The Iberian pyrite zone in Southern Portugal is primarily worked for iron but gold, silver and copper are also found. Pegmatite is a primary source of Lithium which is mined in central and southern Portugal and becoming increasingly important with the interest in electric vehicles powered by Lithium–iron cells. It has a similar composition to granite but can contain much larger crystals of feldspar and quartz, as Lesley illustrated with some excellent photographs.
Aside from the minerals in the country, Estremoz and Borba in the South have huge marble quarries, worked vertically in open cast pits and have lifts large enough to hoist lorries to and from the quarry floor.
Lesley mentioned many other places of interest, including the Lisbon coastline, Ordovician quartzite ridges, mine tailing or waste tips, Mouros museum (although closed) and also of course mentioned the great climate and the dodgy roads!
Tuesday 11th April 2017
“Sandstone Fantasies of Jordan” by Dr. Tony Waltham of Geophotos.
Tony explained that he and his wife had visited Jordon many times over a number of years and although he called it ‘boring Jordon’ because of its scrubby, flat, desert areas, the wonderful World Heritage Site of Wadi Rum, the Nabataean capital of Petra with its elaborate sandstone mausoleums plus its geology made up for it.
The country itself is almost landlocked, being surrounded by Saudi Arabia, Syria and Israel and only having one connection with the Red Sea at the Gulf of Aqaba. The Dead Sea is an important tourist resort and is 400 metres below sea level. A slide of Tony’s wife floating around reading illustrated how the sea is around ten times saltier than most oceans and also shrinking, due to the siphoning off of its water source for agriculture.
Wadi Rum near Aqaba is a rocky and desert environment with canyons cut deep into the sandstone and granite rock. The Nabataeans carved images of humans and animals into the rocks forming the valleys when they inhabited the area around 300BC. Modern Bedouins live in tents and houses nearby and drive four wheel all terrain vehicles for transporting the many tourists around the area, a complete contrast to when Tony first visited in the 1980’s.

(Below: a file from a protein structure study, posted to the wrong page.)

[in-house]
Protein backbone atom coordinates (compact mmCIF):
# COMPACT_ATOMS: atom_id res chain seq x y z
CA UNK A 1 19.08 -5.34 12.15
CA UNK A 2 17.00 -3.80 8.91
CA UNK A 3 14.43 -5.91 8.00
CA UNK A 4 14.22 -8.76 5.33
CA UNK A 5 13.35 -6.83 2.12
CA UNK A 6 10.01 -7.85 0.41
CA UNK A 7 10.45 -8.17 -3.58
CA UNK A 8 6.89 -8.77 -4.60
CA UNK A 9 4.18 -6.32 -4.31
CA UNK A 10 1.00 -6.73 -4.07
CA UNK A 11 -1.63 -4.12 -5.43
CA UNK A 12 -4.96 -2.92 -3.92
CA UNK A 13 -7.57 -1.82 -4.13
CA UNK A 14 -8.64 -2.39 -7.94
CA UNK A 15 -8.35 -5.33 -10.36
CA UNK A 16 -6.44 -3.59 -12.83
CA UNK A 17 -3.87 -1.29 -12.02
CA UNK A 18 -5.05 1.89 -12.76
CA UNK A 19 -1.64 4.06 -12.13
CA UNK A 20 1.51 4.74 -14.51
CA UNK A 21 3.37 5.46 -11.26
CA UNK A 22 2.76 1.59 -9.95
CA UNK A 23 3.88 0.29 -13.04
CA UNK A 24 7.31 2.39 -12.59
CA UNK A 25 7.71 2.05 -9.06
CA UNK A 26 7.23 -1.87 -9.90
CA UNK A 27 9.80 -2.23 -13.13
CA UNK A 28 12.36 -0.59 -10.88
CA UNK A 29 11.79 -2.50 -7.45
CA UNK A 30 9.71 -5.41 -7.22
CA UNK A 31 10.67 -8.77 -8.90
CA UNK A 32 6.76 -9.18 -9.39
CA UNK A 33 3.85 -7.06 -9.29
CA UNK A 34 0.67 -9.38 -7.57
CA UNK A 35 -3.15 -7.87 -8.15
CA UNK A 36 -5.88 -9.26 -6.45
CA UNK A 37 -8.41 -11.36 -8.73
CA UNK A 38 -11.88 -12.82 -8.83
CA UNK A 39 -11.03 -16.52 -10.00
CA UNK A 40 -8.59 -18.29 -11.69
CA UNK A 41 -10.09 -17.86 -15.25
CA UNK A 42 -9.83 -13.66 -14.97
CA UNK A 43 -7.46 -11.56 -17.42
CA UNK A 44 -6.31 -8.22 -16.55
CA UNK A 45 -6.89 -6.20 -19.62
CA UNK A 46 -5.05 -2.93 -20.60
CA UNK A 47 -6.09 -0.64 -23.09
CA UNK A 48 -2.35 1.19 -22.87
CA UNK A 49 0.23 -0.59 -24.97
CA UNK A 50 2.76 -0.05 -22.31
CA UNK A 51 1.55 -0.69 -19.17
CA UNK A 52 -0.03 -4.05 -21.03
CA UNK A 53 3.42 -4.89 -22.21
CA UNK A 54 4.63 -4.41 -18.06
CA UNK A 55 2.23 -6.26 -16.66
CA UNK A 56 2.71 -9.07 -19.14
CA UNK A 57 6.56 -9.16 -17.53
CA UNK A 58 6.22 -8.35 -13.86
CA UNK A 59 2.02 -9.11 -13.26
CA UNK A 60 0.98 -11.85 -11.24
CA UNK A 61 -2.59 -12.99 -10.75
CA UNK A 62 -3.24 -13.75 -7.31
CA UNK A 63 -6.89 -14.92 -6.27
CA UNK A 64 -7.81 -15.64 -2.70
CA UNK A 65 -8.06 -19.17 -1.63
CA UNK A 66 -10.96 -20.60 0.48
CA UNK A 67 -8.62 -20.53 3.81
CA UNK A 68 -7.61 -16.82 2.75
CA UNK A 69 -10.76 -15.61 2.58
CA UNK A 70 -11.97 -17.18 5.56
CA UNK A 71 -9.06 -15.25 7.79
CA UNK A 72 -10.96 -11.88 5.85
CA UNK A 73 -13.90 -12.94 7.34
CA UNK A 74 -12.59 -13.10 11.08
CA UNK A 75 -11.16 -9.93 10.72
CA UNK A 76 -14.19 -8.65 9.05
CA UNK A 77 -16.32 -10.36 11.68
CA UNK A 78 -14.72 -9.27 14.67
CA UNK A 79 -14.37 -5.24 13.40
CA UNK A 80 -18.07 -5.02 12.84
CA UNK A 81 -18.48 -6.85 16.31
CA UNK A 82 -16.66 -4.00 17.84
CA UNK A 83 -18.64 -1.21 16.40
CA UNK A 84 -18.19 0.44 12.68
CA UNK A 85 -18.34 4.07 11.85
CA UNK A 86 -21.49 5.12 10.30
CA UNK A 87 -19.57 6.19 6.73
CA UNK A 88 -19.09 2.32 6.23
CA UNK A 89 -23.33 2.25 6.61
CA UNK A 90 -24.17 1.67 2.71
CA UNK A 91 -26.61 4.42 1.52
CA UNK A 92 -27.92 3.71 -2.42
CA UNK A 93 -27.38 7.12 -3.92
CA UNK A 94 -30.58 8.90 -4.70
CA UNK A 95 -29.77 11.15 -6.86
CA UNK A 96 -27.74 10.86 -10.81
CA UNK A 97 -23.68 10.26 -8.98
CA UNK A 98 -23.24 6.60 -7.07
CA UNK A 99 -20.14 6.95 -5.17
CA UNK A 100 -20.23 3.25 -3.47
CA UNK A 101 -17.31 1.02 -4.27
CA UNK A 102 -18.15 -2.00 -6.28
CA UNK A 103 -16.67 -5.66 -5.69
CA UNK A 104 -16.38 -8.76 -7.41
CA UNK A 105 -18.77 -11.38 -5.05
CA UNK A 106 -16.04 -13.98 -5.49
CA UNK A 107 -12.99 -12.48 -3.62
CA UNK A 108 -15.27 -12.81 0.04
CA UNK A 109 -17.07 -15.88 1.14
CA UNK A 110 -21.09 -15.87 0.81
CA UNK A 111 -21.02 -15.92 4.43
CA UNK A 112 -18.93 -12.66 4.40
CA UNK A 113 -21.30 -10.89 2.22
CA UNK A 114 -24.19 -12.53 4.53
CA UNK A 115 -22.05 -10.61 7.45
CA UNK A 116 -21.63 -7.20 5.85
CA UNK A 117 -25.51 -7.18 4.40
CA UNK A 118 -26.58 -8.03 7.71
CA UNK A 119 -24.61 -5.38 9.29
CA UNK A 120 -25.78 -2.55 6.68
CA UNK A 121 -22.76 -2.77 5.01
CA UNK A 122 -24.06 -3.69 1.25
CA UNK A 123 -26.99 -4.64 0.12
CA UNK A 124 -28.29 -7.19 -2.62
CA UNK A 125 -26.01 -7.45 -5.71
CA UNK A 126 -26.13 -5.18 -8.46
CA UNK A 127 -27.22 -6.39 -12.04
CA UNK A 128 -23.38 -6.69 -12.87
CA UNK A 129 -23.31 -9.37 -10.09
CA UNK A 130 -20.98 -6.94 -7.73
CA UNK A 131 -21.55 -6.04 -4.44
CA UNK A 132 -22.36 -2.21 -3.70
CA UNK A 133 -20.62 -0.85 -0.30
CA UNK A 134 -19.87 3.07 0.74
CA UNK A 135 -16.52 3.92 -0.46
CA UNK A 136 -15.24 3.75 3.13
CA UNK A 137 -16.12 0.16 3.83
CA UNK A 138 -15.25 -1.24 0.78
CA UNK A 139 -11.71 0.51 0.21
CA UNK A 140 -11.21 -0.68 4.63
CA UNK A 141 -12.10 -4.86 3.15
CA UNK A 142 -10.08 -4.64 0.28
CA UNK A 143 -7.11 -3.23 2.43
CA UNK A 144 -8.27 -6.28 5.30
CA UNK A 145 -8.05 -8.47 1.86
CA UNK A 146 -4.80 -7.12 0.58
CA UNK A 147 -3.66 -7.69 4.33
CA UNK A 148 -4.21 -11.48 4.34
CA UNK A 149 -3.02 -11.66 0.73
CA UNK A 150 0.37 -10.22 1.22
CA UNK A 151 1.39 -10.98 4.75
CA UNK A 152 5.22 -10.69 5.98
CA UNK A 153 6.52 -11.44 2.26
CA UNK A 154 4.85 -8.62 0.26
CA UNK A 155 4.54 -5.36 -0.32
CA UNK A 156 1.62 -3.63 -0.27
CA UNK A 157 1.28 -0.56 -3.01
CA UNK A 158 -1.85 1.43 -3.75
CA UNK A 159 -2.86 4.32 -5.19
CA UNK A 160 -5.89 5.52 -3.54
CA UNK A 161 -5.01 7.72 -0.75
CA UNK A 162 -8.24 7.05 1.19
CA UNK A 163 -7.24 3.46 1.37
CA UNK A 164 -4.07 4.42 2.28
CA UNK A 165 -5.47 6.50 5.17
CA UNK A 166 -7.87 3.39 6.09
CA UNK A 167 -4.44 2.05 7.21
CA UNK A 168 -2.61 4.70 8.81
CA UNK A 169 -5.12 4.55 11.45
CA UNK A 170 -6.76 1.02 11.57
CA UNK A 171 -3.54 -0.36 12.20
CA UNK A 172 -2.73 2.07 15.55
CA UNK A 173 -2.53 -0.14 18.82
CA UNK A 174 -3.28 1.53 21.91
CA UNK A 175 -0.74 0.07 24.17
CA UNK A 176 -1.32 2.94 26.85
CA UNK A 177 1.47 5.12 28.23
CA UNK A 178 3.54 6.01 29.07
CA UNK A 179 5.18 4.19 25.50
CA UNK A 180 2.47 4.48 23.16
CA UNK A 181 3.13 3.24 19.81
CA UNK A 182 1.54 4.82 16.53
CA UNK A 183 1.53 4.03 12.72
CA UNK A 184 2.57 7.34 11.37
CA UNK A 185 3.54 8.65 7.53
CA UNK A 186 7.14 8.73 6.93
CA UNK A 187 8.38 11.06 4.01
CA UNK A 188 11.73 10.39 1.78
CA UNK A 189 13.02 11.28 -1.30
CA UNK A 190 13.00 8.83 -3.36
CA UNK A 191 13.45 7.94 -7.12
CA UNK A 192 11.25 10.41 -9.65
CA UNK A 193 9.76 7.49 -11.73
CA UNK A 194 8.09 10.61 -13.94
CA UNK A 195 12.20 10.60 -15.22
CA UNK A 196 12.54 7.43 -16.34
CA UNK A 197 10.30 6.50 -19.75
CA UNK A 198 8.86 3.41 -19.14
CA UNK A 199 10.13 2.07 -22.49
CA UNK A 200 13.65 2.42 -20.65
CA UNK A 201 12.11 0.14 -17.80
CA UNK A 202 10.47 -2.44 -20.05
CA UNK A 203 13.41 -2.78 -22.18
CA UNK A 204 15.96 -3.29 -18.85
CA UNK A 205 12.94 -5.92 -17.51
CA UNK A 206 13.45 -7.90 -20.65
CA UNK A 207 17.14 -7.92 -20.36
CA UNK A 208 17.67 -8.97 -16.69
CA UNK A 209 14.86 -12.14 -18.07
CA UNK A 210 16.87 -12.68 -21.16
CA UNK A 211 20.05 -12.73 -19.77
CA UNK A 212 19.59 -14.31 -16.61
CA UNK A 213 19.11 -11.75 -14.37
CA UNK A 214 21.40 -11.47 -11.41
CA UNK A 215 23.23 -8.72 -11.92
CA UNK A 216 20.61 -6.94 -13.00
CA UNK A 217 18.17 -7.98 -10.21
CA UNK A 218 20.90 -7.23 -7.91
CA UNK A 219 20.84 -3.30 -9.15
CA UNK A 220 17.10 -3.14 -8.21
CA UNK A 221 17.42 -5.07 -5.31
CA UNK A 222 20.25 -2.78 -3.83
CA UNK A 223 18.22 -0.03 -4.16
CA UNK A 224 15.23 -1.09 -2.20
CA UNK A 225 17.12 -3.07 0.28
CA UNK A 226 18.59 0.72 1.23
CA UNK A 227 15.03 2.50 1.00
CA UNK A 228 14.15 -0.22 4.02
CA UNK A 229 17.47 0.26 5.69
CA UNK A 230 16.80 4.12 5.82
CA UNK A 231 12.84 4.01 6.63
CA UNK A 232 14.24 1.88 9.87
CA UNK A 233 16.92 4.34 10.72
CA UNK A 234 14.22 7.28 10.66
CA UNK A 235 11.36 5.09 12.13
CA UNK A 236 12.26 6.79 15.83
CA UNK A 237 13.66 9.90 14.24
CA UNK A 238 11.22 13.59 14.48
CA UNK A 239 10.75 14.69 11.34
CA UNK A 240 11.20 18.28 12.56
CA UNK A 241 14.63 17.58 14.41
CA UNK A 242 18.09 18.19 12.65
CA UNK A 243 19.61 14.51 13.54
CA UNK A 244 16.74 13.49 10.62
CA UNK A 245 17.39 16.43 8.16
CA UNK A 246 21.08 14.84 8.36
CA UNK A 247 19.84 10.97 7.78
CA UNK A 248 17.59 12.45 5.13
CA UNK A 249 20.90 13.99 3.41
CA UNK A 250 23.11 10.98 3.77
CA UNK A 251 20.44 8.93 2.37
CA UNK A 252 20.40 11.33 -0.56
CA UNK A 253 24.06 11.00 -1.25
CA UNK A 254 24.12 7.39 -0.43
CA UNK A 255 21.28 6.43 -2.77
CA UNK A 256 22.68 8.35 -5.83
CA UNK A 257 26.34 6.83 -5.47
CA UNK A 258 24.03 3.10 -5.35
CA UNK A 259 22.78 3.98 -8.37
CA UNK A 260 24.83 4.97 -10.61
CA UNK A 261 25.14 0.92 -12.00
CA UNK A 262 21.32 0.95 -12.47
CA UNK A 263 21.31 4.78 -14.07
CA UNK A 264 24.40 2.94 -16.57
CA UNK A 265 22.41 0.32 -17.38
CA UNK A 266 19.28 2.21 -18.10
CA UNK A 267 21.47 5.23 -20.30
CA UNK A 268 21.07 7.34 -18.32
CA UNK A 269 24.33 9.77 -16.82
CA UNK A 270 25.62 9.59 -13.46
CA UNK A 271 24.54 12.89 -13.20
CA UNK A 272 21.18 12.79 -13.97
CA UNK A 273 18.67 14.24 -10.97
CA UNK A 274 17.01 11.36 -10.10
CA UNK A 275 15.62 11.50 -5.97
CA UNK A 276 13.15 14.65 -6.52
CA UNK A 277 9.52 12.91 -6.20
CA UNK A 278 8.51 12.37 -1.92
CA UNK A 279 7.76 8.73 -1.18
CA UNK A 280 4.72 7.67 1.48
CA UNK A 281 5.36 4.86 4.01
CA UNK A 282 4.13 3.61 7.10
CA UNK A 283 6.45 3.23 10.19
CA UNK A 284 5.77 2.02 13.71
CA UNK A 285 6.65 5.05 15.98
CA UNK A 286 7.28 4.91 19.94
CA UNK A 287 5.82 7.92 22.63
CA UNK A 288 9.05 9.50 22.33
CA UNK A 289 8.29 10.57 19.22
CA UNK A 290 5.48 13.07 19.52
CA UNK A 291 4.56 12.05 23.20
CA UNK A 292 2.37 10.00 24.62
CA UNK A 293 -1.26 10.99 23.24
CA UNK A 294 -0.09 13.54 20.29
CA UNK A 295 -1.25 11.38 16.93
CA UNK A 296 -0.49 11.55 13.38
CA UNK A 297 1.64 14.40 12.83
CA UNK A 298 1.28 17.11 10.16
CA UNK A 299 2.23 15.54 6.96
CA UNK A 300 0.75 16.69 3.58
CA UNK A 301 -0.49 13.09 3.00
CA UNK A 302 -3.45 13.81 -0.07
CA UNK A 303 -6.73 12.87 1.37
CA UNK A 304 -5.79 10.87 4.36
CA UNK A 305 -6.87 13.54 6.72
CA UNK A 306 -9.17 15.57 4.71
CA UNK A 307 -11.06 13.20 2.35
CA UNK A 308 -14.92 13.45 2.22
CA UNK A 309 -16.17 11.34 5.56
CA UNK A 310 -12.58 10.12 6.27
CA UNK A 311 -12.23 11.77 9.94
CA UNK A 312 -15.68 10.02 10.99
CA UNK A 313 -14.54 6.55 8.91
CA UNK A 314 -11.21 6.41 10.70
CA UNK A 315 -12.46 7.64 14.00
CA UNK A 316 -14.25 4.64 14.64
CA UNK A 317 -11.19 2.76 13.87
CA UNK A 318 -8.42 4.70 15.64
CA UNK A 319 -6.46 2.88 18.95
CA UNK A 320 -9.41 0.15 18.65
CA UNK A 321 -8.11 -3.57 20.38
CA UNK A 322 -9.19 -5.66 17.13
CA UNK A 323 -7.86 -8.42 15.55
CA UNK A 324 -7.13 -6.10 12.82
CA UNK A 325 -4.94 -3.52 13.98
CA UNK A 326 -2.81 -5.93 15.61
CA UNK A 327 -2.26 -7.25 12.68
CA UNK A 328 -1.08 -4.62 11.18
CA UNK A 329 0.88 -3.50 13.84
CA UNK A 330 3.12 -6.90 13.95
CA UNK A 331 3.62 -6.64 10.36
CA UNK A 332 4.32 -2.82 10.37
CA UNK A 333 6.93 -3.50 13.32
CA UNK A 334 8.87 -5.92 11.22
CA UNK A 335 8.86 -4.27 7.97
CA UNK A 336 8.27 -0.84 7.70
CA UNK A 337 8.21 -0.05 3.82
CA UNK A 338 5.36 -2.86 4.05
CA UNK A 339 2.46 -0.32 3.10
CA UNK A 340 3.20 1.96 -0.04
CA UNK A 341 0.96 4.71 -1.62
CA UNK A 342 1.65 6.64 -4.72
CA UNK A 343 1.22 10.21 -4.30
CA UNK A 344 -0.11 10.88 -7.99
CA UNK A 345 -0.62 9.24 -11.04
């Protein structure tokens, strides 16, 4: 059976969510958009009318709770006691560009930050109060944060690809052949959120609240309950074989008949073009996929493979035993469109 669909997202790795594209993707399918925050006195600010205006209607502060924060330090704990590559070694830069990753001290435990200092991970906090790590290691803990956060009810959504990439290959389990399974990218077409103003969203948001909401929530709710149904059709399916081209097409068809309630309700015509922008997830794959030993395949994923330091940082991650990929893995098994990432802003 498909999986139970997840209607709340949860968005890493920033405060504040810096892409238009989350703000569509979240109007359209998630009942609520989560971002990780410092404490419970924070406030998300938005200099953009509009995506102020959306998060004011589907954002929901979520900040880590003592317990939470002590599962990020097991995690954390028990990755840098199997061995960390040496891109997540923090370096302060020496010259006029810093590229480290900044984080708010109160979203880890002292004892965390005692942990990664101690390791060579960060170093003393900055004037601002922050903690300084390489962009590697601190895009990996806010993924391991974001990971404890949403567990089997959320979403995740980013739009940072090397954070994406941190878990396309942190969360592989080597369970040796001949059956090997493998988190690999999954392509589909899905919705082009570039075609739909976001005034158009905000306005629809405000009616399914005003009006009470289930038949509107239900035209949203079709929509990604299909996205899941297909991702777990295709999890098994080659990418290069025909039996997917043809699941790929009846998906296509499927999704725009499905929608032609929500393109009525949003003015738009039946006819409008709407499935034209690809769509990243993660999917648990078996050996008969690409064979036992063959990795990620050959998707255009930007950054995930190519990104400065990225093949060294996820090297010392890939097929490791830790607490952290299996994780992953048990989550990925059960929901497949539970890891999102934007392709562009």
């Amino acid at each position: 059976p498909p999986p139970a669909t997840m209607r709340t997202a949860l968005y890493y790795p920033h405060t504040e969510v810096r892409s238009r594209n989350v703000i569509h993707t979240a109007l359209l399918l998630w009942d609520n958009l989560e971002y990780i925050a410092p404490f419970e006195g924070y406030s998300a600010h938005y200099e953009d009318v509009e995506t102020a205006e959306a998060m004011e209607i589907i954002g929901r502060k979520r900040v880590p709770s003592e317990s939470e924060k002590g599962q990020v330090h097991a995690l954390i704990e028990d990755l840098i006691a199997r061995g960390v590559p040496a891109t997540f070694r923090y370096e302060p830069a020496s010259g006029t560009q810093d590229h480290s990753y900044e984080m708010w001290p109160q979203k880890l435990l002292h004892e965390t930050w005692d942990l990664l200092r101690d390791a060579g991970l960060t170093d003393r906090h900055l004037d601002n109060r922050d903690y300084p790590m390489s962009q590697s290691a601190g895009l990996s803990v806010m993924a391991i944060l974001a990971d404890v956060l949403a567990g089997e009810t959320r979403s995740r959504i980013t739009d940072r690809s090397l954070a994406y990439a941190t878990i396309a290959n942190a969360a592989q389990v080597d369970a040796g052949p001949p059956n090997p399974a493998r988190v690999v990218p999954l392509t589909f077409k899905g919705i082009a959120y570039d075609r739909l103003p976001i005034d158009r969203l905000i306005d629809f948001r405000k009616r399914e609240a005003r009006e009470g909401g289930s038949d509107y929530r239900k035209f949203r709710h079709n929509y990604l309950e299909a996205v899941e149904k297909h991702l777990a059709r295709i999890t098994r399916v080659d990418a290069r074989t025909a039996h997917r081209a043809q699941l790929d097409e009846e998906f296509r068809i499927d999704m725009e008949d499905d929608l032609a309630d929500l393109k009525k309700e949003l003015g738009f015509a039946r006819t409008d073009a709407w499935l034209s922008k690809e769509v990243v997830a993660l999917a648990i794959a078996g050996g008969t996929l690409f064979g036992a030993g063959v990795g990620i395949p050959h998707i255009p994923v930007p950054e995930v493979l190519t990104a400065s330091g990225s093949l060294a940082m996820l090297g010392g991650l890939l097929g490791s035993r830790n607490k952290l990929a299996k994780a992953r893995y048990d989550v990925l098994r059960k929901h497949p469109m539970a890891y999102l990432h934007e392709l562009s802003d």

He mentioned Black Iris’s growing wild, phosphate mines, dolerite dykes in granite, volcanic plugs, showed images of huge landslides caused by flash flooding, tall pinnacle’s of Cambrian sandstone with bedding and most impressively, some wonderful pictures of the Nabataean ‘Treasury’ and ‘Monastery’, elaborate, temple like sandstone buildings carved into the rock at Petra. Along with hundreds of other smaller buildings cut into the rock, they were all originally built as mausoleums, for interning their dead and are fairly small inside. The sunlight showed up the incredible colour banding in the rock and also ‘Liesegang’ rings in the sandstone roofs inside some of the tombs, caused by precipitation during the formation of the sedimentary rock.
Tony’s talk was superbly illustrated with his own photographs and fluctuated somewhere between being a travel talk and a geological lecture. He was very enthusiastic and made it a very interesting and educational evening.
Penny Badham from the AGS bought in some wonderful rocks collected from the area during a visit in 1994 and also one of her well executed watercolours of the ‘Treasury’. See below….
Tuesday March 14th 2017
“Stones said to have fallen from the clouds” – Prof.Paul Henderson. UCL.